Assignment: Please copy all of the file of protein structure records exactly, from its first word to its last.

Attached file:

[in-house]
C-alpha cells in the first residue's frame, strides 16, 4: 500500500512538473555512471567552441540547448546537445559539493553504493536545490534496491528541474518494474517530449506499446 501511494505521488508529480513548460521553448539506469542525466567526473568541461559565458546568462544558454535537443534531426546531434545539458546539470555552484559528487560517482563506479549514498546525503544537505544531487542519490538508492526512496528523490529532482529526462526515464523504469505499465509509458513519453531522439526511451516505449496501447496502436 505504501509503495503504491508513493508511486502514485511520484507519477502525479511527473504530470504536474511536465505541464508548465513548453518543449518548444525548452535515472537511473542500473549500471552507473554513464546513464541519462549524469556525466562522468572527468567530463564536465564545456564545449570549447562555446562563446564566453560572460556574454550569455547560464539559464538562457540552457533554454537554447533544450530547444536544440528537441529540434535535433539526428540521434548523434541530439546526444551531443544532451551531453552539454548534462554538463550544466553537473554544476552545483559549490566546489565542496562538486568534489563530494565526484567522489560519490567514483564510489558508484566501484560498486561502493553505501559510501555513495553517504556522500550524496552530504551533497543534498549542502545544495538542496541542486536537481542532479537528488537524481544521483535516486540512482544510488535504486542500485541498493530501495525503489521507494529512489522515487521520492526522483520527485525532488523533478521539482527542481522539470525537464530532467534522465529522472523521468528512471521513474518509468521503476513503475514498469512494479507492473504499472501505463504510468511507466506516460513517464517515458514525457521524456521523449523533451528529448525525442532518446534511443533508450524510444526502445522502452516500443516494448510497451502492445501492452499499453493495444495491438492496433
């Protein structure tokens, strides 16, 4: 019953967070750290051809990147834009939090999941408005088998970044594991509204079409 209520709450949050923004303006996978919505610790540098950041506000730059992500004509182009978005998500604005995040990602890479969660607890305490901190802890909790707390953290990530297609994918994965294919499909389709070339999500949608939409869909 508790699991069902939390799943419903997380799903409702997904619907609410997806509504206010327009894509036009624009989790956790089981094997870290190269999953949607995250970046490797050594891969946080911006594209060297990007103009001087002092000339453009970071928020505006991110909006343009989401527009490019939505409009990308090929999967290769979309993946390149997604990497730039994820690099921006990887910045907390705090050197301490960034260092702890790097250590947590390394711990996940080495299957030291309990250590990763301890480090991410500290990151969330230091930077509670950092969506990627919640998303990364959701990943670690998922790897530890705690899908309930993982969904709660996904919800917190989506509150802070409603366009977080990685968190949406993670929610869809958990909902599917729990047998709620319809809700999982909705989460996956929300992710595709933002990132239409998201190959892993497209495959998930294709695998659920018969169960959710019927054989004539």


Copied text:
[in-house]
C-alpha cells in the first residue's frame, strides 16, 4: 500500500512538473555512471567552441540547448546537445559539493553504493536545490534496491528541474518494474517530449506499446 501511494505521488508529480513548460521553448539506469542525466567526473568541461559565458546568462544558454535537443534531426546531434545539458546539470555552484559528487560517482563506479549514498546525503544537505544531487542519490538508492526512496528523490529532482529526462526515464523504469505499465509509458513519453531522439526511451516505449496501447496502436 505504501509503495503504491508513493508511486502514485511520484507519477502525479511527473504530470504536474511536465505541464508548465513548453518543449518548444525548452535515472537511473542500473549500471552507473554513464546513464541519462549524469556525466562522468572527468567530463564536465564545456564545449570549447562555446562563446564566453560572460556574454550569455547560464539559464538562457540552457533554454537554447533544450530547444536544440528537441529540434535535433539526428540521434548523434541530439546526444551531443544532451551531453552539454548534462554538463550544466553537473554544476552545483559549490566546489565542496562538486568534489563530494565526484567522489560519490567514483564510489558508484566501484560498486561502493553505501559510501555513495553517504556522500550524496552530504551533497543534498549542502545544495538542496541542486536537481542532479537528488537524481544521483535516486540512482544510488535504486542500485541498493530501495525503489521507494529512489522515487521520492526522483520527485525532488523533478521539482527542481522539470525537464530532467534522465529522472523521468528512471521513474518509468521503476513503475514498469512494479507492473504499472501505463504510468511507466506516460513517464517515458514525457521524456521523449523533451528529448525525442532518446534511443533508450524510444526502445522502452516500443516494448510497451502492445501492452499499453493495444495491438492496433
């Protein structure tokens, strides 16, 4: 019953967070750290051809990147834009939090999941408005088998970044594991509204079409 209520709450949050923004303006996978919505610790540098950041506000730059992500004509182009978005998500604005995040990602890479969660607890305490901190802890909790707390953290990530297609994918994965294919499909389709070339999500949608939409869909 508790699991069902939390799943419903997380799903409702997904619907609410997806509504206010327009894509036009624009989790956790089981094997870290190269999953949607995250970046490797050594891969946080911006594209060297990007103009001087002092000339453009970071928020505006991110909006343009989401527009490019939505409009990308090929999967290769979309993946390149997604990497730039994820690099921006990887910045907390705090050197301490960034260092702890790097250590947590390394711990996940080495299957030291309990250590990763301890480090991410500290990151969330230091930077509670950092969506990627919640998303990364959701990943670690998922790897530890705690899908309930993982969904709660996904919800917190989506509150802070409603366009977080990685968190949406993670929610869809958990909902599917729990047998709620319809809700999982909705989460996956929300992710595709933002990132239409998201190959892993497209495959998930294709695998659920018969169960959710019927054989004539």